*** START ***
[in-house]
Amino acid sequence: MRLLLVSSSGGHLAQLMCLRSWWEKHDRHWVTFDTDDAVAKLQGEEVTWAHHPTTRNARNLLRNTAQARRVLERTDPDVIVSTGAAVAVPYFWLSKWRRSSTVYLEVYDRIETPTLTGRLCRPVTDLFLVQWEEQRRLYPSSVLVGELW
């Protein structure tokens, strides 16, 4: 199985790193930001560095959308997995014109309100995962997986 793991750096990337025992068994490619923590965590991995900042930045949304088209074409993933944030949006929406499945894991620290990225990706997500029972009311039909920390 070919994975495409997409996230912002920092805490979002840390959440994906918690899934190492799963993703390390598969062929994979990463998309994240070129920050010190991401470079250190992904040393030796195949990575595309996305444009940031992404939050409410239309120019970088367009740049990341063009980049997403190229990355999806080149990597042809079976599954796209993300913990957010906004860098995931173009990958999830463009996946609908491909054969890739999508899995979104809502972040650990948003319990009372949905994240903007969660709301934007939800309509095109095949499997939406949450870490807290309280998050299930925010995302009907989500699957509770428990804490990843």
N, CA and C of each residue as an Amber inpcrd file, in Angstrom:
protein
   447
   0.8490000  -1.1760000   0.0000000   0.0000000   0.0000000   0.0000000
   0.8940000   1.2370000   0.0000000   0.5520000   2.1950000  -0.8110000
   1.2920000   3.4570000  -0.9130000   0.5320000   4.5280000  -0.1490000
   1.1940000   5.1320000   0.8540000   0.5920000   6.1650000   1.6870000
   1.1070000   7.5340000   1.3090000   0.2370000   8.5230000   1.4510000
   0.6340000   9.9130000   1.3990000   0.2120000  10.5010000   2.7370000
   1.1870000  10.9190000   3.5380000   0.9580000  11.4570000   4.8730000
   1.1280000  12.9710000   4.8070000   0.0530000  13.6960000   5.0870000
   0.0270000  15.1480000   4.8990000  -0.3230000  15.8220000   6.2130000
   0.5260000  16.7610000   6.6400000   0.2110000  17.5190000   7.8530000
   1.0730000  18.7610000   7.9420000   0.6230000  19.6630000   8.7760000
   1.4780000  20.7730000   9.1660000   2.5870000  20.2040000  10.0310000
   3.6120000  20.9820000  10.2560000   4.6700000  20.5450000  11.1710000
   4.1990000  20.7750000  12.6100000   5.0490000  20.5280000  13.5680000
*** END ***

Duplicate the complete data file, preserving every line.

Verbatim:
[in-house]
Amino acid sequence: MRLLLVSSSGGHLAQLMCLRSWWEKHDRHWVTFDTDDAVAKLQGEEVTWAHHPTTRNARNLLRNTAQARRVLERTDPDVIVSTGAAVAVPYFWLSKWRRSSTVYLEVYDRIETPTLTGRLCRPVTDLFLVQWEEQRRLYPSSVLVGELW
């Protein structure tokens, strides 16, 4: 199985790193930001560095959308997995014109309100995962997986 793991750096990337025992068994490619923590965590991995900042930045949304088209074409993933944030949006929406499945894991620290990225990706997500029972009311039909920390 070919994975495409997409996230912002920092805490979002840390959440994906918690899934190492799963993703390390598969062929994979990463998309994240070129920050010190991401470079250190992904040393030796195949990575595309996305444009940031992404939050409410239309120019970088367009740049990341063009980049997403190229990355999806080149990597042809079976599954796209993300913990957010906004860098995931173009990958999830463009996946609908491909054969890739999508899995979104809502972040650990948003319990009372949905994240903007969660709301934007939800309509095109095949499997939406949450870490807290309280998050299930925010995302009907989500699957509770428990804490990843």
N, CA and C of each residue as an Amber inpcrd file, in Angstrom:
protein
   447
   0.8490000  -1.1760000   0.0000000   0.0000000   0.0000000   0.0000000
   0.8940000   1.2370000   0.0000000   0.5520000   2.1950000  -0.8110000
   1.2920000   3.4570000  -0.9130000   0.5320000   4.5280000  -0.1490000
   1.1940000   5.1320000   0.8540000   0.5920000   6.1650000   1.6870000
   1.1070000   7.5340000   1.3090000   0.2370000   8.5230000   1.4510000
   0.6340000   9.9130000   1.3990000   0.2120000  10.5010000   2.7370000
   1.1870000  10.9190000   3.5380000   0.9580000  11.4570000   4.8730000
   1.1280000  12.9710000   4.8070000   0.0530000  13.6960000   5.0870000
   0.0270000  15.1480000   4.8990000  -0.3230000  15.8220000   6.2130000
   0.5260000  16.7610000   6.6400000   0.2110000  17.5190000   7.8530000
   1.0730000  18.7610000   7.9420000   0.6230000  19.6630000   8.7760000
   1.4780000  20.7730000   9.1660000   2.5870000  20.2040000  10.0310000
   3.6120000  20.9820000  10.2560000   4.6700000  20.5450000  11.1710000
   4.1990000  20.7750000  12.6100000   5.0490000  20.5280000  13.5680000